Tag: Jeff Green

David Griffin

PBT Awards: Executive of the Year


Though none of us have a ballot for the NBA’s official awards, we’ll be presenting our choices and making our cases this week for each major honor.

Kurt Helin

1. David Griffin, Cleveland Cavaliers

2. Bob Myers, Golden State Warriors

3. Mike Budenholzer (Danny Ferry), Atlanta Hawks

It’s not for getting LeBron James last summer; LeBron decided that. It’s not for the Kevin Love/Andrew Wiggins trade; LeBron pushed to make that happen, too. No, it was for the smart mid-season change of
course to get Timofey Mozgov and J.R. Smith in while sending Dion Waiters out. That and not panicking with David Blatt.

Officially the Hawks submitted Budenholzer — the acting GM — for this award, but Ferry deserves credit here, too. Even Budenholzer recently said it was Ferry, currently suspended, who constructed most of the East’s top team.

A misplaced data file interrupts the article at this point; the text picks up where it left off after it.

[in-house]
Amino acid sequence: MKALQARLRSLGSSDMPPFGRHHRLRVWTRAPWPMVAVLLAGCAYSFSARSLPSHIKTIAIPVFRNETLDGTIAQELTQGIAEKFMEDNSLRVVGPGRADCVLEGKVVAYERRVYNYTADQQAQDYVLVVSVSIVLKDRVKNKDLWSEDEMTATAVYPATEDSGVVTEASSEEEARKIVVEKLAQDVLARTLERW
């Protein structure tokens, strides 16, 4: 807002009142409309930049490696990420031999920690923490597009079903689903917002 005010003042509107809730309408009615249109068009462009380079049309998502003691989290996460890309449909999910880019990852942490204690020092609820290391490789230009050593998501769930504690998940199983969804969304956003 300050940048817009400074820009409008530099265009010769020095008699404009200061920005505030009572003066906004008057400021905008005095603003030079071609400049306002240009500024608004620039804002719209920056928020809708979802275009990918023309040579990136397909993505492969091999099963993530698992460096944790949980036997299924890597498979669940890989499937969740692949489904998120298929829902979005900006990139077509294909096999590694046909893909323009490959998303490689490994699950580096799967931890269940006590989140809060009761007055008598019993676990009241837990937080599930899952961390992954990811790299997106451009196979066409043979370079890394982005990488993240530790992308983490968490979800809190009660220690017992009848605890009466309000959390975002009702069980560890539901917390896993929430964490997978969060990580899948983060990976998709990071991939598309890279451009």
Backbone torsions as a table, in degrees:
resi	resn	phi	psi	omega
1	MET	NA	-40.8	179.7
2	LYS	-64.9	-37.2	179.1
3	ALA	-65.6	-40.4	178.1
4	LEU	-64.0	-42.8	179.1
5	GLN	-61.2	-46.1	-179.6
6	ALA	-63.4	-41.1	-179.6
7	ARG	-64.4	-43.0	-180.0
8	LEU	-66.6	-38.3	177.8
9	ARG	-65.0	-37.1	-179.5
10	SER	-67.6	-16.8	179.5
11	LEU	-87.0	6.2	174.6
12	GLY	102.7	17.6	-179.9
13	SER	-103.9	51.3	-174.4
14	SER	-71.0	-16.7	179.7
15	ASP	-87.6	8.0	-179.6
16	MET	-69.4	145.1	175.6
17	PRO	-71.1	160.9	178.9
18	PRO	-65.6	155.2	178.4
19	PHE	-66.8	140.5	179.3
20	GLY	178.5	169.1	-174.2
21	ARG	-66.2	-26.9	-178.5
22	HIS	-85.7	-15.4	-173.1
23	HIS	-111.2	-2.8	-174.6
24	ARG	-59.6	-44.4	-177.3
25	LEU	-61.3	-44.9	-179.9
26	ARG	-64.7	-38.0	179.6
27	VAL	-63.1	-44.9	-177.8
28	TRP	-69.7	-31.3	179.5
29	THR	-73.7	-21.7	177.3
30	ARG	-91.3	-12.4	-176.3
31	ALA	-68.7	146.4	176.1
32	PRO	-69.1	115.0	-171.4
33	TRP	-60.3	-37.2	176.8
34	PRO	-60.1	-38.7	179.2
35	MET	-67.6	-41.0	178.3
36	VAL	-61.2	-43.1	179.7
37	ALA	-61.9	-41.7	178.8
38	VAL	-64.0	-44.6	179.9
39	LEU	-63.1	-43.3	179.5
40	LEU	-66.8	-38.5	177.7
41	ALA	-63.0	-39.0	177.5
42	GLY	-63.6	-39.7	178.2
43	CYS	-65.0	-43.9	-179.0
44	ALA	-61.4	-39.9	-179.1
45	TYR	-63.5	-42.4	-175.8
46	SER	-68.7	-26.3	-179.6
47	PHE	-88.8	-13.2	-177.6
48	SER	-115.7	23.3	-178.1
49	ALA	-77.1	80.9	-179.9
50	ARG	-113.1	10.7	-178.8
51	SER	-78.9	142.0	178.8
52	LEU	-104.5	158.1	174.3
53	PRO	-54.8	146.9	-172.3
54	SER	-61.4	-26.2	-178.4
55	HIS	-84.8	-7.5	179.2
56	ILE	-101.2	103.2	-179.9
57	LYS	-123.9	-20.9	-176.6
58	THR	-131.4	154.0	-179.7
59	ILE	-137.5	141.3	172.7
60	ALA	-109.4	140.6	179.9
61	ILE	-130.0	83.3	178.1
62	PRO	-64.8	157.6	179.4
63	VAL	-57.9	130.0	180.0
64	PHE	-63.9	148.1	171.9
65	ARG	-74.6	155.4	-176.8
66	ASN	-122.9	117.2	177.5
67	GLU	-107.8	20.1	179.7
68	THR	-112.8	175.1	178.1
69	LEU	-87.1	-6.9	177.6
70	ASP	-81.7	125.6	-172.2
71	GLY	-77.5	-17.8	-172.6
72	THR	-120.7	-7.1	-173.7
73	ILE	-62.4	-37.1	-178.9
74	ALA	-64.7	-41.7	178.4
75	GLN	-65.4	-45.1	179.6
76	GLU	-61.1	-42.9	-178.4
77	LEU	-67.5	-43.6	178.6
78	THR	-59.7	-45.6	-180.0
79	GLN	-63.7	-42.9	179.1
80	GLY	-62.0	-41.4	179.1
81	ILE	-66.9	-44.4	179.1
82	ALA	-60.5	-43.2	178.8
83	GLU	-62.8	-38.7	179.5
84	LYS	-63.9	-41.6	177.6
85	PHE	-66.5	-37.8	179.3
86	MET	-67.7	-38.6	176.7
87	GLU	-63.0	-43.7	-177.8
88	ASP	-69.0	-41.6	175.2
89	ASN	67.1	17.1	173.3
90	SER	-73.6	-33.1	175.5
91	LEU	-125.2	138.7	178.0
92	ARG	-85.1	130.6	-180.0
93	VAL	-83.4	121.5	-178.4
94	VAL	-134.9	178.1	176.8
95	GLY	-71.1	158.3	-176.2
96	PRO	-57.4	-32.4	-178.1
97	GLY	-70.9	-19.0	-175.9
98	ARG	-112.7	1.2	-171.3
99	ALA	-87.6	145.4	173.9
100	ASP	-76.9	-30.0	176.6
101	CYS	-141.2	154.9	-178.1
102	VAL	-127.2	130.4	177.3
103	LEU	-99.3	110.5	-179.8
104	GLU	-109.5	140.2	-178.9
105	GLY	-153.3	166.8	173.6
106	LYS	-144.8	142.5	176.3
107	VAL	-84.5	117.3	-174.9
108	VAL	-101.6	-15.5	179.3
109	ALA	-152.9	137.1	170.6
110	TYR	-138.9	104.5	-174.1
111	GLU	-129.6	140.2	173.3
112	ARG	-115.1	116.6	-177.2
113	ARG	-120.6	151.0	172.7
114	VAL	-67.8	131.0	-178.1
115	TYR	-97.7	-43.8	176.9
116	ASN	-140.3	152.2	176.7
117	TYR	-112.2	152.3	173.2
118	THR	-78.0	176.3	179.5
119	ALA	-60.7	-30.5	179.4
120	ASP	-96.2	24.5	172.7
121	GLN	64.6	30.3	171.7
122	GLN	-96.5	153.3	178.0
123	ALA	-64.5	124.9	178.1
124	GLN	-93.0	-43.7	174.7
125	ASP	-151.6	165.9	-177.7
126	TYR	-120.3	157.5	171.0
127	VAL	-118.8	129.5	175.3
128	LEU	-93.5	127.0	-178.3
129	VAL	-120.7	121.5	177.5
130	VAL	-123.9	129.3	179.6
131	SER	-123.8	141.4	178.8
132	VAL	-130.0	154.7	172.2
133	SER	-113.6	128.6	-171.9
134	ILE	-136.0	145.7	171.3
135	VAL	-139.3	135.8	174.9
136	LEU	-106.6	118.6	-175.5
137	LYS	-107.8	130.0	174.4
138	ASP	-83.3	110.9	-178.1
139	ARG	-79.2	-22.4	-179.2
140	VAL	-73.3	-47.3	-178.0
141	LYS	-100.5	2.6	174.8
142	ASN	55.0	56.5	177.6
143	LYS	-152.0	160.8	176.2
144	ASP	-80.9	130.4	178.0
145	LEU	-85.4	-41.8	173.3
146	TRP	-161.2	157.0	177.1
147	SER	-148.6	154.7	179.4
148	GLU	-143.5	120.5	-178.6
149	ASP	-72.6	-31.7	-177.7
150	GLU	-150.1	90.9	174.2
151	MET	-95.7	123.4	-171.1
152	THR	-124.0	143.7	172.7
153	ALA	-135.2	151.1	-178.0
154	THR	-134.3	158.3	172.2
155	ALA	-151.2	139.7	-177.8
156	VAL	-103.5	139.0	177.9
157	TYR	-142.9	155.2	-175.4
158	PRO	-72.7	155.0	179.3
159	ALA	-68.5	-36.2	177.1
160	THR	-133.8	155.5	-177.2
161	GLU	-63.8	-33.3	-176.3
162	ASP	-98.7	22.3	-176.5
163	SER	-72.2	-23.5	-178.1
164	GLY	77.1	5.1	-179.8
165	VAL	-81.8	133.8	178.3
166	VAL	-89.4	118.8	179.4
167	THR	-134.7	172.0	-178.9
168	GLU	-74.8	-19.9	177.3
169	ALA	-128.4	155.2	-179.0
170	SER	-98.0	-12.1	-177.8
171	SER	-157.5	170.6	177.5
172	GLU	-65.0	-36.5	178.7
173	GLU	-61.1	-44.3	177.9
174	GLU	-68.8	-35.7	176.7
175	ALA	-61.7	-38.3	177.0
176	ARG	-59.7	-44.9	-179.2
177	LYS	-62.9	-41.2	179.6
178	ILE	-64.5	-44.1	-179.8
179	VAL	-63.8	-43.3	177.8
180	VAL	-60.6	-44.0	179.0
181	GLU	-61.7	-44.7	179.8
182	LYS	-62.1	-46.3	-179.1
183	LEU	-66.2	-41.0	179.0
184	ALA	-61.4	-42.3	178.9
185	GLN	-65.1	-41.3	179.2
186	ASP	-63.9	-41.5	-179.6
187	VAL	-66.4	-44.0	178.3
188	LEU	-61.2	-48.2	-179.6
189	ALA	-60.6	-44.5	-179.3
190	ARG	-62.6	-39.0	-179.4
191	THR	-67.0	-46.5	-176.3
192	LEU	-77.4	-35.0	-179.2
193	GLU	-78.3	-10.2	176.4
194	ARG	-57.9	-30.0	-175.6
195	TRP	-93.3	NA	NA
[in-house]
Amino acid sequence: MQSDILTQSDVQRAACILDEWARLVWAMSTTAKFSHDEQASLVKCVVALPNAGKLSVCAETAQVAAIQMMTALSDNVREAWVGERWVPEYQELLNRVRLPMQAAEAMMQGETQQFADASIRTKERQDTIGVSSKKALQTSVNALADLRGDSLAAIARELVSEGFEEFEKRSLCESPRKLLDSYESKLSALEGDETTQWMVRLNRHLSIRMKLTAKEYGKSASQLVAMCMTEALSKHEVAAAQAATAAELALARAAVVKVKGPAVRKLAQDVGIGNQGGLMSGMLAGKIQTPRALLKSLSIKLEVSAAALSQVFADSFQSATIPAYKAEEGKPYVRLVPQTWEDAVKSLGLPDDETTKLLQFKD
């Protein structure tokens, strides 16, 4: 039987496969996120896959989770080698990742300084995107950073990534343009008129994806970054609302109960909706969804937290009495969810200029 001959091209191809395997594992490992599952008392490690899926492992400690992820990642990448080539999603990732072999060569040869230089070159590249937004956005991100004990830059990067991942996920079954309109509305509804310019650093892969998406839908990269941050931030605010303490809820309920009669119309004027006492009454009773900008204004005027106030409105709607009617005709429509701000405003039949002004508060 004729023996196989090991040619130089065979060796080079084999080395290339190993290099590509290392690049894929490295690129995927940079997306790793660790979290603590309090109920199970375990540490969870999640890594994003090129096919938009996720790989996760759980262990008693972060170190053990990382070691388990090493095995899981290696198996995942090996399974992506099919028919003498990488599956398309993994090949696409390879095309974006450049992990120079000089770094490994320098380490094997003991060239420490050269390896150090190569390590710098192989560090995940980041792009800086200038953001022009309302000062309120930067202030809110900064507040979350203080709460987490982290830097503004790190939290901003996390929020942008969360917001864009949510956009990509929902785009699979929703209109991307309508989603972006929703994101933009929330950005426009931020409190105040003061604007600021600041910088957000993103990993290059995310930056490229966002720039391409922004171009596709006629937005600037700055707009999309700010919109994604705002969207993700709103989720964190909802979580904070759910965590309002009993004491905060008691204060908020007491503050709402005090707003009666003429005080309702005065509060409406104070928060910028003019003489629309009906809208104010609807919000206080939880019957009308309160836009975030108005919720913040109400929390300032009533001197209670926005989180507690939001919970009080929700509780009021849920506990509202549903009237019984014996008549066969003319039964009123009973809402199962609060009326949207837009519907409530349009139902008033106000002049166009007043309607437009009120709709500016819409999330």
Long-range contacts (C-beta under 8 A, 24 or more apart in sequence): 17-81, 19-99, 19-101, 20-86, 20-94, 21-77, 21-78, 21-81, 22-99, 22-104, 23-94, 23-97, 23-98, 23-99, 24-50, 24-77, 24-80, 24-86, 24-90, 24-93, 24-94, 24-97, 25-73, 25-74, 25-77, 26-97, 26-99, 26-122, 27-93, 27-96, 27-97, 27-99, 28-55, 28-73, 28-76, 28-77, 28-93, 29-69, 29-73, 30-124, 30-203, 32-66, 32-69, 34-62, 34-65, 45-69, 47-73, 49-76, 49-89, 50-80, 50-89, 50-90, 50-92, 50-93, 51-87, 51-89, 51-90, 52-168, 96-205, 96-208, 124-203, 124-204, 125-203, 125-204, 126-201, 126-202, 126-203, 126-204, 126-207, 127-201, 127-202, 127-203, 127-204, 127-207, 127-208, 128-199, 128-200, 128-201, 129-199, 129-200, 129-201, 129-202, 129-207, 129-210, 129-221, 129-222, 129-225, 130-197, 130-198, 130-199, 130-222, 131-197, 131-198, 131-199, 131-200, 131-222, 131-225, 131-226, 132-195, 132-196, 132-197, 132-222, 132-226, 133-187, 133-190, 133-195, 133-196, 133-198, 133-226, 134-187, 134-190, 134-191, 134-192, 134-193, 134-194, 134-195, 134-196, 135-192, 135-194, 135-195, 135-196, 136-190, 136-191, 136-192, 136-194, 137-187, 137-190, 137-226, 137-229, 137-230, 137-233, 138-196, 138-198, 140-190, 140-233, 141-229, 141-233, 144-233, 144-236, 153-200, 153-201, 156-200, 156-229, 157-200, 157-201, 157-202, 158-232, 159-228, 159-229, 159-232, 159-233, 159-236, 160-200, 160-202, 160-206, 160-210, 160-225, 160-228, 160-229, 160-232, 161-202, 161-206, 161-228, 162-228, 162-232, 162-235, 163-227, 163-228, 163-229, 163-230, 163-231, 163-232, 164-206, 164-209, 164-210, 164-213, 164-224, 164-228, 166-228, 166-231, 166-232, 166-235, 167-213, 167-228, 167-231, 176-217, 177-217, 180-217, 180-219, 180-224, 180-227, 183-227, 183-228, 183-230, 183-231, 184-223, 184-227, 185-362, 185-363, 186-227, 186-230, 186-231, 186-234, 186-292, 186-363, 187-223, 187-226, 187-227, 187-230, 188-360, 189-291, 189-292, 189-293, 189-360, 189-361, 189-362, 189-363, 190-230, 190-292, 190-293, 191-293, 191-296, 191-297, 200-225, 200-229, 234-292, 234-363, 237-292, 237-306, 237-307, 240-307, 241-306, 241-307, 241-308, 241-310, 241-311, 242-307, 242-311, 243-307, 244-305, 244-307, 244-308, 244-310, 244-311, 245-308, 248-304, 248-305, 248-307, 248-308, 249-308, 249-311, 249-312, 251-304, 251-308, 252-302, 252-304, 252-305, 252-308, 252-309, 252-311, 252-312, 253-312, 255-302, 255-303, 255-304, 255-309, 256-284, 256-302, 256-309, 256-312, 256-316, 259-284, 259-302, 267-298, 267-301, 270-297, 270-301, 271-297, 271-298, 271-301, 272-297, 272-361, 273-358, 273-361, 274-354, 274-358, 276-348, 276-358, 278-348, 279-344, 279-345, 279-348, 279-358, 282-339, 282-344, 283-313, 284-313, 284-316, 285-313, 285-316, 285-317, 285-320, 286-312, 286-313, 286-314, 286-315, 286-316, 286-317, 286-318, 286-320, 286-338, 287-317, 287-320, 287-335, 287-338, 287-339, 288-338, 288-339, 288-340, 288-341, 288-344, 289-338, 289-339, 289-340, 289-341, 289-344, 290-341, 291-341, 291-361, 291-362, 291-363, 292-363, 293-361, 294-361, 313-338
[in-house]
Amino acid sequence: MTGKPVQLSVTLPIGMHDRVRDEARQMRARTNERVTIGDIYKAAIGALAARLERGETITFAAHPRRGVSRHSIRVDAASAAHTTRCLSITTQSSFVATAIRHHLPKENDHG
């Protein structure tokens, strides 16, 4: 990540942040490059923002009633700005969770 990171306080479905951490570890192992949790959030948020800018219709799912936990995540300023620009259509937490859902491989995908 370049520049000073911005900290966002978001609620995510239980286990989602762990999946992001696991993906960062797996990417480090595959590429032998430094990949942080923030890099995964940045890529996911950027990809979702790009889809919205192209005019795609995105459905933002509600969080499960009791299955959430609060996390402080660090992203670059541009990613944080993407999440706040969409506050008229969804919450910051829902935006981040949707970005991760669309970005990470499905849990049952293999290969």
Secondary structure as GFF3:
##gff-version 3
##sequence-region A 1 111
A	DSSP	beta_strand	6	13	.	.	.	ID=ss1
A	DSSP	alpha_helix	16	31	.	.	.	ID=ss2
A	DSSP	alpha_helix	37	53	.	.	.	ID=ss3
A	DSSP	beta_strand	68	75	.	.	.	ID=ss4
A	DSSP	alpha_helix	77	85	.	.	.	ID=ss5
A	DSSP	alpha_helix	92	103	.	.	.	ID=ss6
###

Brett Pollakoff

1. David Griffin, Cleveland Cavaliers

2. Mike Budenholzer (Danny Ferry), Atlanta Hawks

3. Danny Ainge, Boston Celtics

While Griffin may not have had much to do with the Cavaliers landing LeBron James or Kevin Love, bringing in Timofey Mozgov, Iman Shumpert and J.R. Smith (while jettisoning Dion Waiters at the same time) makes him worthy of the honor. It was tempting to consider the Hawks for the top spot, but Dan Feldman laid out a pretty solid case of why it wouldn’t be appropriate, no matter what moves may have been made by those in Atlanta’s front office.

Sean Highkin

1. David Griffin, Cleveland Cavaliers

2. Danny Ferry, Atlanta Hawks

3. Danny Ainge, Boston Celtics

Yes, your job is a lot easier when you’re gifted LeBron James and Kevin Love in the offseason. But Griffin deserves a lot of credit for the Iman Shumpert/J.R. Smith/Timofey Mozgov trades in January that filled every need the Cavs had and were the catalyst for their transformation into the team to beat in the East.